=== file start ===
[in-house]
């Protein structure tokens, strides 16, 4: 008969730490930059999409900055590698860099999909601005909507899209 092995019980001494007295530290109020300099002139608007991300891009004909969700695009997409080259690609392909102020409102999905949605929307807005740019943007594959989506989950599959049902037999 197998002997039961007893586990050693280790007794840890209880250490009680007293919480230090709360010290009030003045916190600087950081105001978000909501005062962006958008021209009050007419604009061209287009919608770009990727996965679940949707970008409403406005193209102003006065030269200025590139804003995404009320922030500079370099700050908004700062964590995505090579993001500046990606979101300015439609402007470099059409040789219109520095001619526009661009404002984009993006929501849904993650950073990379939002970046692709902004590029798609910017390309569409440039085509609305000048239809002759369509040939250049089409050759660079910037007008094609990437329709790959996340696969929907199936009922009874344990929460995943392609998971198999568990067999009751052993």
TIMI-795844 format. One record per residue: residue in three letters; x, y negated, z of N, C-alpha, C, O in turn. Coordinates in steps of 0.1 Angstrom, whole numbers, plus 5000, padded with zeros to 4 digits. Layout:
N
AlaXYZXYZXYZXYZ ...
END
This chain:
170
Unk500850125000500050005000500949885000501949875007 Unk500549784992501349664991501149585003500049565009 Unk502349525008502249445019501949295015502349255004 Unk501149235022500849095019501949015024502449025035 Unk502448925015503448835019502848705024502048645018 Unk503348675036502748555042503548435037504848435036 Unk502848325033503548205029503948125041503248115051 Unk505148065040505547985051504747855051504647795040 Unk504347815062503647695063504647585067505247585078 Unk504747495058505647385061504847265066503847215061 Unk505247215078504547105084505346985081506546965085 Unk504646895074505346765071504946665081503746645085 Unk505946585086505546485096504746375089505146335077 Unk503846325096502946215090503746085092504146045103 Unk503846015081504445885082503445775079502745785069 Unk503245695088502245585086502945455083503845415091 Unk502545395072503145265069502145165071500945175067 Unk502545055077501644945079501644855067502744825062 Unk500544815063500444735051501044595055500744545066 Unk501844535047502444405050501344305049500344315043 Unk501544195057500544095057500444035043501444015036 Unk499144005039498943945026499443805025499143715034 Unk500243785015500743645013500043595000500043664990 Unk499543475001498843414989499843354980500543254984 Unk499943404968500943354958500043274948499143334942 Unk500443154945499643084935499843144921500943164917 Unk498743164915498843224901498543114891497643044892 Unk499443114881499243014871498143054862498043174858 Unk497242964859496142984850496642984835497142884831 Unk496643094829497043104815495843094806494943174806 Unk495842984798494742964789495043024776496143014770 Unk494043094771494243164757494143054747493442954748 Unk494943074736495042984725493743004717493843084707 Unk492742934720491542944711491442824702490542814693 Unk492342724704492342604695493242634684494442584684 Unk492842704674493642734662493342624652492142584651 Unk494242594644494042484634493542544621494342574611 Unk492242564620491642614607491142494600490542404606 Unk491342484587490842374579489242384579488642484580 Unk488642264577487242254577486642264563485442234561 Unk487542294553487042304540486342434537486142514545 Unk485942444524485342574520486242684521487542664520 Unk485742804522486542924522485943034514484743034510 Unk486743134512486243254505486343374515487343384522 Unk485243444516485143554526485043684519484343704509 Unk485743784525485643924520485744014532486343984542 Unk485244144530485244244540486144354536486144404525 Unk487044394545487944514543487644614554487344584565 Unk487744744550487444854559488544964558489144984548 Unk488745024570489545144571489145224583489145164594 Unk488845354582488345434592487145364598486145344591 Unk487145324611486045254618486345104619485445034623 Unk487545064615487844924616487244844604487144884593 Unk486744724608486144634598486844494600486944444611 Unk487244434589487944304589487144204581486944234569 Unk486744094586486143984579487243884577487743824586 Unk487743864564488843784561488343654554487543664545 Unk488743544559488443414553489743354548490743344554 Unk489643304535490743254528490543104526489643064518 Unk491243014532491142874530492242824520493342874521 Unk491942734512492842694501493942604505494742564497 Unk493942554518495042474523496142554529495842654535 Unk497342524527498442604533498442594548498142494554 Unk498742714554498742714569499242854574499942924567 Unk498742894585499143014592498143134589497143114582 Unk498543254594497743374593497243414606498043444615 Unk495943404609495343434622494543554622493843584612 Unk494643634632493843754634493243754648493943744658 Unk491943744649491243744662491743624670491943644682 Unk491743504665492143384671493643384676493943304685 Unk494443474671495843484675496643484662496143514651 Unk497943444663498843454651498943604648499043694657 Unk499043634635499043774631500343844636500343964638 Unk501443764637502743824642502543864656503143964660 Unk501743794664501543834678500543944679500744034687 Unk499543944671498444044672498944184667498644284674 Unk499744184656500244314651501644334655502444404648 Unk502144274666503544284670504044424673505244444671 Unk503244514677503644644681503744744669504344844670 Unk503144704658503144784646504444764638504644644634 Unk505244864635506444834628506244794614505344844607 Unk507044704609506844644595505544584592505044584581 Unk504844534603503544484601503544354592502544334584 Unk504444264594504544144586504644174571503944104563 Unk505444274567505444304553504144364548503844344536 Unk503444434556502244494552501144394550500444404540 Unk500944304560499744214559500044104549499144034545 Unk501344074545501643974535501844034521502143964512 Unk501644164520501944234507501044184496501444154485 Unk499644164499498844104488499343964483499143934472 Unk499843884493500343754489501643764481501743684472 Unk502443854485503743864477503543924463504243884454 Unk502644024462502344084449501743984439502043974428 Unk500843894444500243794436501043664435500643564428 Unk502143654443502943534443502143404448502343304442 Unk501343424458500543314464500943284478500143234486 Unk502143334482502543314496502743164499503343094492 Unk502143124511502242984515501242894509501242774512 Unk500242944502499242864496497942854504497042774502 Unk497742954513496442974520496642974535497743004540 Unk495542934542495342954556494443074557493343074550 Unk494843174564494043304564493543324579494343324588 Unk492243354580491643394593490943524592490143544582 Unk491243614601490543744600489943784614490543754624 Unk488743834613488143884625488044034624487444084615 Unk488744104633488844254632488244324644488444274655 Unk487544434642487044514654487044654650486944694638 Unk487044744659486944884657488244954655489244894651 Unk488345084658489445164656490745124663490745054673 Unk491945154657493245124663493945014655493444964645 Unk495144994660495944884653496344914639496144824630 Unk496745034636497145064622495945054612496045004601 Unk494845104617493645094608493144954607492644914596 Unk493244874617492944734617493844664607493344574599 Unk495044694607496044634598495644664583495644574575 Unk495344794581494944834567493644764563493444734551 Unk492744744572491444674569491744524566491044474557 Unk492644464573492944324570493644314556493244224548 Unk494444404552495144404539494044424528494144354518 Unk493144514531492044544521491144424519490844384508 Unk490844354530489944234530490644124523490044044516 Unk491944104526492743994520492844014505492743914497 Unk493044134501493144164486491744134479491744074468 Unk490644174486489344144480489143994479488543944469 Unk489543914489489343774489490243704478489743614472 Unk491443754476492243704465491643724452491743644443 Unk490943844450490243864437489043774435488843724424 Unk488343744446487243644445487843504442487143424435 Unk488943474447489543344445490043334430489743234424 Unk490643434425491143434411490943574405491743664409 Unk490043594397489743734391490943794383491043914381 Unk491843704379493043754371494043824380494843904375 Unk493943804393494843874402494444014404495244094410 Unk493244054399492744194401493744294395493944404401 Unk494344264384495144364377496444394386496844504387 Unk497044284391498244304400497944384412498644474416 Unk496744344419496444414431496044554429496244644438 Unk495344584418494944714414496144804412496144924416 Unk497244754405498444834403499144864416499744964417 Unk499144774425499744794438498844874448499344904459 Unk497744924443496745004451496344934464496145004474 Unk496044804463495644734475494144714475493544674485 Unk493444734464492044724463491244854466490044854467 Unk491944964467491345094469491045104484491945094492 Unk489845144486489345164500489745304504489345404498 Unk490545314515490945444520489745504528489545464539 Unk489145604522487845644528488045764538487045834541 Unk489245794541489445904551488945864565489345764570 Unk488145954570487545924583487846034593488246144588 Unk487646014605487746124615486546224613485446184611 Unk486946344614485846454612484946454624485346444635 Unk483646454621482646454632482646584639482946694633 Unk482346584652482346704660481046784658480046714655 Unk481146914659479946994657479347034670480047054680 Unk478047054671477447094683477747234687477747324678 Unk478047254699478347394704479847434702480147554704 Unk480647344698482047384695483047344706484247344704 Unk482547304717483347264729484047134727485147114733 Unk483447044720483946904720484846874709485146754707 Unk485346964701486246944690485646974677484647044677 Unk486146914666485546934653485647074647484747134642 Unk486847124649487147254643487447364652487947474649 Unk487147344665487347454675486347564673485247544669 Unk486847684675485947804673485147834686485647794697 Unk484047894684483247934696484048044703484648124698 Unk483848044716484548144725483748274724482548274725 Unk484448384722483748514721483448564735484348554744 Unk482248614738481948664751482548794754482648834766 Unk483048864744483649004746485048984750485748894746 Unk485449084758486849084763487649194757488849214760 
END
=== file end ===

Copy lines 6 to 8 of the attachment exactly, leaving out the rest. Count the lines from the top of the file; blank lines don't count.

END
This chain:
170